In Schneider v. Union Hospital, Inc., two former employees brought a combined collective and class action against their employer claiming that its policy for rounding employees’ time violated the Fair Labor Standards Act (FLSA). The District Court for the Southern District of Indiana certified the combined class and collective action of over 1,800 hourly employees who were not paid overtime due to the rounding policy.

Union Hospital rounded employee time in one-tenth of an hour increments twice a day, once at the beginning of the shift and once at the end. The hospital argued that rounding is an acceptable practice under the FLSA as long as employees are paid for all hours actually worked. In this case, the Hospital argued (and produced evidence) that employees were not working during the time. According to the hospital, employees spent this time before and after their shifts socializing with co-workers, getting coffee and engaging in other non-work-related activities. The Hospital also pointed to its handbook provisions and argued that employees were not required to clock in five minutes before their shift start times nor directed to work during the five minutes prior to their shifts or in the five minutes after their shifts ended.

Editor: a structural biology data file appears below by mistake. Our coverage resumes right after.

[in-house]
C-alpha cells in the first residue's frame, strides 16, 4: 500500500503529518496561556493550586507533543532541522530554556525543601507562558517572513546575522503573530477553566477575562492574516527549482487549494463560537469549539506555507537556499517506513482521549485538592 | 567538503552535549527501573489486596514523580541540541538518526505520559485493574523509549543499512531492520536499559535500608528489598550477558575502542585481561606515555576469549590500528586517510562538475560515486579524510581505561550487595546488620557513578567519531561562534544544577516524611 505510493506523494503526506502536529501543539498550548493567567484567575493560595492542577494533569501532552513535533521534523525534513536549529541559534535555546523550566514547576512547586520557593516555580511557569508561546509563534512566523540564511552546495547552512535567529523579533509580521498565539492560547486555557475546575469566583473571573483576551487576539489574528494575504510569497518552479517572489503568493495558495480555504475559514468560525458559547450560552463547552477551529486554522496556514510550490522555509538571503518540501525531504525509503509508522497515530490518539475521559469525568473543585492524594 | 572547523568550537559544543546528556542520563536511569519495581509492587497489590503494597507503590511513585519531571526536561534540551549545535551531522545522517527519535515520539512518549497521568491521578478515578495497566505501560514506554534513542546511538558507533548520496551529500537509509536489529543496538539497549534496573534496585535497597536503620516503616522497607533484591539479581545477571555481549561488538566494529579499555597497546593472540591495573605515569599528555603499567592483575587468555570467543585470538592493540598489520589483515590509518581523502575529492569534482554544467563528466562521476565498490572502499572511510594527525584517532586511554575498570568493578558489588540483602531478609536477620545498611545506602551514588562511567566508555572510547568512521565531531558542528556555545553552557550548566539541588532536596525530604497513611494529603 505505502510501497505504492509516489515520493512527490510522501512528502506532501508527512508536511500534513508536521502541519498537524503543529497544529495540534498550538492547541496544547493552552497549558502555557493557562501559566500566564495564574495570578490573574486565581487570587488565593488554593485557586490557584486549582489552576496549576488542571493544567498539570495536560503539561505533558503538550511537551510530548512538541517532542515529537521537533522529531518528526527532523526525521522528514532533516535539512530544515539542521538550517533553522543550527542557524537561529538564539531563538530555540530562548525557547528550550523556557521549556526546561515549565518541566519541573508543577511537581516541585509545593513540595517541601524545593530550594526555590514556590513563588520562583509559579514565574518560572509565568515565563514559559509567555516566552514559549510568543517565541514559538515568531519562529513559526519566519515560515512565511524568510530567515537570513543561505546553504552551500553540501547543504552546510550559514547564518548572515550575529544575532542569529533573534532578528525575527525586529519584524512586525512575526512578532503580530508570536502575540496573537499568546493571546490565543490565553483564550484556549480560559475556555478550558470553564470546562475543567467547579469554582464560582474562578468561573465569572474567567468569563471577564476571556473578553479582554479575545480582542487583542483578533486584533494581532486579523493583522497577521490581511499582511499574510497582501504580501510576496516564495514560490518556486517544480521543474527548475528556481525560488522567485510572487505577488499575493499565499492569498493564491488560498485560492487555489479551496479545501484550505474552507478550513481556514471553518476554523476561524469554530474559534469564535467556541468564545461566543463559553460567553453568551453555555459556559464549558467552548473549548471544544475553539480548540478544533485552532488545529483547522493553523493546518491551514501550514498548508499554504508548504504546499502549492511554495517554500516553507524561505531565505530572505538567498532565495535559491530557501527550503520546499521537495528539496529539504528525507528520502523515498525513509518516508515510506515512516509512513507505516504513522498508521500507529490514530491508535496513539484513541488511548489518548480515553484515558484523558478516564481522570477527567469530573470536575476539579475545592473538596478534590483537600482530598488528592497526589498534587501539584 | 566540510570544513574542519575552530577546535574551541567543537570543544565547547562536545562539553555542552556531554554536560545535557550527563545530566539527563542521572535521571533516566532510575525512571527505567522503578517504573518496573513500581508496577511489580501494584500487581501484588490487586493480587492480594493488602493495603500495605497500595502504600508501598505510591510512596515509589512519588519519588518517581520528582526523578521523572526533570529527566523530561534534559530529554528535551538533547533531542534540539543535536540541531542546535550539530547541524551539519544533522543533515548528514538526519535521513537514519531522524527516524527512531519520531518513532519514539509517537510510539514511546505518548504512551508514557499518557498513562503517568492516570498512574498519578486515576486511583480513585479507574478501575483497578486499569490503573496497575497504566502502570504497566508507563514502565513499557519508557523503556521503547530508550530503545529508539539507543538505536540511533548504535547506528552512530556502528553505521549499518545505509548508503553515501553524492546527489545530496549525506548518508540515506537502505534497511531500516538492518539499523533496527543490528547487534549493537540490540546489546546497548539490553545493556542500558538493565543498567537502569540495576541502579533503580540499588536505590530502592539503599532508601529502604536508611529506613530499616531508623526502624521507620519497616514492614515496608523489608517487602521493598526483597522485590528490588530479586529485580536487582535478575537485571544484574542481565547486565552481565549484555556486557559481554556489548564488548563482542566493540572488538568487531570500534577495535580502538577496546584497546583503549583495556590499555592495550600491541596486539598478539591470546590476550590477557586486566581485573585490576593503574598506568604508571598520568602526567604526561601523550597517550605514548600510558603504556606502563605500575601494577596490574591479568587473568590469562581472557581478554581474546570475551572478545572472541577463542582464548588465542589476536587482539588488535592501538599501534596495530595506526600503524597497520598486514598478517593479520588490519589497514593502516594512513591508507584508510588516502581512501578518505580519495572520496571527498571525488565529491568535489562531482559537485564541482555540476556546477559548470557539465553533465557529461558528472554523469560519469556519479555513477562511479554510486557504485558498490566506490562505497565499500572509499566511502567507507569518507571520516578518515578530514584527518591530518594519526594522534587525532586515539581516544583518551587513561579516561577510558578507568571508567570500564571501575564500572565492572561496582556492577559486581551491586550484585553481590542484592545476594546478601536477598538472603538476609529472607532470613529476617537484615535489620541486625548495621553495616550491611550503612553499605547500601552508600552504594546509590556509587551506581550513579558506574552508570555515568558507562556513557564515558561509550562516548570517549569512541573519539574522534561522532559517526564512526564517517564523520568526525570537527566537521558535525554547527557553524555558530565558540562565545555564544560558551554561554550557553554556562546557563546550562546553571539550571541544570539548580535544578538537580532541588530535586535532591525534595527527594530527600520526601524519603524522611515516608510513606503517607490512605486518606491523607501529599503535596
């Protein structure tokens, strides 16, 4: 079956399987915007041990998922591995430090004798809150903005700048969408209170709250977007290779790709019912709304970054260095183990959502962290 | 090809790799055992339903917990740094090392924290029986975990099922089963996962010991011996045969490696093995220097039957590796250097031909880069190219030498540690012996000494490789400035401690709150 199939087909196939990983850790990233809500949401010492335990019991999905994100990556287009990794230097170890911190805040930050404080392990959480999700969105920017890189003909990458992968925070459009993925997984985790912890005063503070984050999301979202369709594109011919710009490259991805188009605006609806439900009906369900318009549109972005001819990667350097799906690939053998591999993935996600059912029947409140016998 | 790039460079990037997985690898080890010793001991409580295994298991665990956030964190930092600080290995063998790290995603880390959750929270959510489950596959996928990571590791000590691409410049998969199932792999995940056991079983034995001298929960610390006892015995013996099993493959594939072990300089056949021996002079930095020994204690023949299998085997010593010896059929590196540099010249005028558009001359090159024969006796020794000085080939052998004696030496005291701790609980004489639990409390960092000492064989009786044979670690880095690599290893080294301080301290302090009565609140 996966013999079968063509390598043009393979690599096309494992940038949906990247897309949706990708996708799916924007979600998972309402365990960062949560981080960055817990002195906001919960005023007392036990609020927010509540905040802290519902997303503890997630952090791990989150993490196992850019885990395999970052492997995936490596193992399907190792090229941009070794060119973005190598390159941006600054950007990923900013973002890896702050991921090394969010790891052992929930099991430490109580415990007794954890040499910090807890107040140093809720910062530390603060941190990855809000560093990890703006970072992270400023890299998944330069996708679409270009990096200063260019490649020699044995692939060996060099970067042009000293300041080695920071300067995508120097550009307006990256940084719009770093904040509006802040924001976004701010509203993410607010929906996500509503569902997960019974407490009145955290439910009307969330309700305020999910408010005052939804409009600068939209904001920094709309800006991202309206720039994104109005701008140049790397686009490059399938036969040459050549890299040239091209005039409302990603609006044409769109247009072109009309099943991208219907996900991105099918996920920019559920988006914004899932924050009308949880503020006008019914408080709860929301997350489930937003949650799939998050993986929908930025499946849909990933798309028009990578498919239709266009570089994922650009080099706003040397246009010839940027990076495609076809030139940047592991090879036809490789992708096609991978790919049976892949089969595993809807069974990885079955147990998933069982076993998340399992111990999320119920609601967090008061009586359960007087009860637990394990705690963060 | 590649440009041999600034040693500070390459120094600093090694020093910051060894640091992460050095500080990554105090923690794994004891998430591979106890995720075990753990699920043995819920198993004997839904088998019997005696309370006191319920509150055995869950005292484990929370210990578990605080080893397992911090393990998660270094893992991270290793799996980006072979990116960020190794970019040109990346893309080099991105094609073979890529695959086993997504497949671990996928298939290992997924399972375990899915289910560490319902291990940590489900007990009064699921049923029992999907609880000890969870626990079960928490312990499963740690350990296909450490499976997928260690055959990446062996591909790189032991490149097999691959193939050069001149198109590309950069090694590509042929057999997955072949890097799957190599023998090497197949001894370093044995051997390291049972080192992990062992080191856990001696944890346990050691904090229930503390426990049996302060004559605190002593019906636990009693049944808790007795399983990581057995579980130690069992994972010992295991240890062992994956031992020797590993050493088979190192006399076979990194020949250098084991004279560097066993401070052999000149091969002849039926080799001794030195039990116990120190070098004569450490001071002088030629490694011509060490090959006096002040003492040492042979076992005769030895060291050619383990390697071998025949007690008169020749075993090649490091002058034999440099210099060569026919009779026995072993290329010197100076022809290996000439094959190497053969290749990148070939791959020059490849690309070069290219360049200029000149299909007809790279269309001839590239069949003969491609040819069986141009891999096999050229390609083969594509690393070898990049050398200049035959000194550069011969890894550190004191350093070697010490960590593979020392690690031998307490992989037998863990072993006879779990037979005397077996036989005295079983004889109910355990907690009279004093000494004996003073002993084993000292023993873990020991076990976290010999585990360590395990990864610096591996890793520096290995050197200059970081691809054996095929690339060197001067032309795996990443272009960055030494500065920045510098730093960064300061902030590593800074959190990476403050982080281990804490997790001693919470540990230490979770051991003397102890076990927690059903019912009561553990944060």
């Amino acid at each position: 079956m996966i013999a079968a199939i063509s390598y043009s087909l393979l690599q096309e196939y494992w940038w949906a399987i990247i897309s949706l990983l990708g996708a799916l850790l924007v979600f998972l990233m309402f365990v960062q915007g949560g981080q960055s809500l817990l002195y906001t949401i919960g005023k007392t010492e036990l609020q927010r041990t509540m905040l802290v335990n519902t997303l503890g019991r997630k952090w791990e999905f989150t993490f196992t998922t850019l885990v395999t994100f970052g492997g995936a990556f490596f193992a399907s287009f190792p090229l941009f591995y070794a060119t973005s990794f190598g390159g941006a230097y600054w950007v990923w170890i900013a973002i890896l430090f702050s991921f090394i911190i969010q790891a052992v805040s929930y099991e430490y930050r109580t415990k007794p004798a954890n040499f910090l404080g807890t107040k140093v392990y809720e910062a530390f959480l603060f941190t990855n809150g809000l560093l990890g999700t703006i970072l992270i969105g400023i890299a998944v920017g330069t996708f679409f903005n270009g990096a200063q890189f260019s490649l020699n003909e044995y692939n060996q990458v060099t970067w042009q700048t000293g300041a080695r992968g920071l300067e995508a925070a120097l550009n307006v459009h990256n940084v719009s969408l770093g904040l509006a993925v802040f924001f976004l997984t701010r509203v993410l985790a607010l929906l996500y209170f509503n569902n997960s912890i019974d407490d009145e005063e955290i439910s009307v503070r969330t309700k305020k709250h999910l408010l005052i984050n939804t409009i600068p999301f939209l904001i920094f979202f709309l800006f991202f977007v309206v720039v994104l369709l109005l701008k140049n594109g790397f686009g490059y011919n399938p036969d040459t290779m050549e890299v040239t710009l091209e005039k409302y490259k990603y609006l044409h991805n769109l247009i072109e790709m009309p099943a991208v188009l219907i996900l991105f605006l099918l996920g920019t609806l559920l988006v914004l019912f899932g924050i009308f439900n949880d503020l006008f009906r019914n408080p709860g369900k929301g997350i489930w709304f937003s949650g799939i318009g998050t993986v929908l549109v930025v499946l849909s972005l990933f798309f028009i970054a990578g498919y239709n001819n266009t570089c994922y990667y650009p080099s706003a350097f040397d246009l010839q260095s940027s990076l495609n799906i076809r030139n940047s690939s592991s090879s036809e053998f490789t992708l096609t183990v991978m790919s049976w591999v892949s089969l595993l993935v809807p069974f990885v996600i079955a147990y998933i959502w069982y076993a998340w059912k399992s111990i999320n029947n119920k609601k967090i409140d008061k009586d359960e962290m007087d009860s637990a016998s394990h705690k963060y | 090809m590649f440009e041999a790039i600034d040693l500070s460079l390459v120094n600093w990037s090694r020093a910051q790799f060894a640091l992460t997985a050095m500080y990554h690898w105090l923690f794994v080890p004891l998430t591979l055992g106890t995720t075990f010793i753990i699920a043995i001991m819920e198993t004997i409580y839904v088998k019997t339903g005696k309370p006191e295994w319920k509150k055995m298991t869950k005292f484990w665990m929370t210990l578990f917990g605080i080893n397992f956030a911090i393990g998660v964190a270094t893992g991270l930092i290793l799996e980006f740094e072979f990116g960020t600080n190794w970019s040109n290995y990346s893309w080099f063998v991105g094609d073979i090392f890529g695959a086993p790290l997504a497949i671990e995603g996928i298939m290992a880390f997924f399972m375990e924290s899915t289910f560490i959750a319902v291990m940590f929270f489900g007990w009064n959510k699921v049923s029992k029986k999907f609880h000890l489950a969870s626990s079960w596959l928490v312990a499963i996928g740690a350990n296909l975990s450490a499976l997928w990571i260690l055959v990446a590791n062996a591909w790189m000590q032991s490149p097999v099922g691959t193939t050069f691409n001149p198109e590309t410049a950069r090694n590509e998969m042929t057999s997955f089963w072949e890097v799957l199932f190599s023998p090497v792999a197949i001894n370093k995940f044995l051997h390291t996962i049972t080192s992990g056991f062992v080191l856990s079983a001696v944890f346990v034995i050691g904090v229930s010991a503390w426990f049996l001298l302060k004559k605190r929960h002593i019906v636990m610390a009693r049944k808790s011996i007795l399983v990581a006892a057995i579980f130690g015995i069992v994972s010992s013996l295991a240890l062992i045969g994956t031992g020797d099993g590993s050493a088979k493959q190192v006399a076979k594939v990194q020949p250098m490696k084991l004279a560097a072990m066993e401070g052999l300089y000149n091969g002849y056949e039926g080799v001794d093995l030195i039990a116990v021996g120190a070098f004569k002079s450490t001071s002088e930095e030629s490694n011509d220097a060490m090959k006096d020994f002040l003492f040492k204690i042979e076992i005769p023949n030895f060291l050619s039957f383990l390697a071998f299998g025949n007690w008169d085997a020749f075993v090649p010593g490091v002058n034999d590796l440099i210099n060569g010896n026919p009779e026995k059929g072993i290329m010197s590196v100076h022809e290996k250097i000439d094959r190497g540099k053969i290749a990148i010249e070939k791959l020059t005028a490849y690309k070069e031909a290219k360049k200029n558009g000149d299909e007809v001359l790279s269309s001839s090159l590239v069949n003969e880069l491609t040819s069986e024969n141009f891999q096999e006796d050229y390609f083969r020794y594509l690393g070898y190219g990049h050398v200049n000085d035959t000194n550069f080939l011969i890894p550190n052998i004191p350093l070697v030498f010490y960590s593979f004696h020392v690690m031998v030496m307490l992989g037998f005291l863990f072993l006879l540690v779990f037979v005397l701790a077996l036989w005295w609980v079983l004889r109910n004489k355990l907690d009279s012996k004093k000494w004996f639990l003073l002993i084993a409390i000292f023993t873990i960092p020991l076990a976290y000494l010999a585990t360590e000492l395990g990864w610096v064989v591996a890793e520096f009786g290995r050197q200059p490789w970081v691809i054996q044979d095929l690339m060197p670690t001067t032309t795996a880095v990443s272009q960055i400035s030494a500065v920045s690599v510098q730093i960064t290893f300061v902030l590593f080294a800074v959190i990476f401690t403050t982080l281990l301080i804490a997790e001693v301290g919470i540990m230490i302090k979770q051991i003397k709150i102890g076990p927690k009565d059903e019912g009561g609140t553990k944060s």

The employees, on the other hand, pointed to the Hospital’s tardiness policy which required them to be at their workstations on time or risk discipline. They also argued that the rounding policy was uniformly unlawful because it always rounded the time in the Hospital’s favor – irrespective of whether any individual employee was actually working (or getting prepared to work) during the rounded time. The Court agreed and noted that for purposes of class certification, the fact the rounding always benefited the employer resulted in a common question as to whether the Hospital’s rounding policy was lawful. Any resulting underpayment of wages was therefore an individualized damages question which was not relevant for certification purposes.

The Court further noted that while some rounding policies are indeed lawful, not all rounding policies are created equal. “Neutral” rounding policies, where the time clock is rounded to the nearest one-tenth of an hour, are appropriate under the FLSA because such policies presumably “average out” over time to benefit the employer and employees equally. Rounding policies that always round in the employer’s favor, however, do not fall within the FLSA rounding exception, and therefore, arguably violate the law.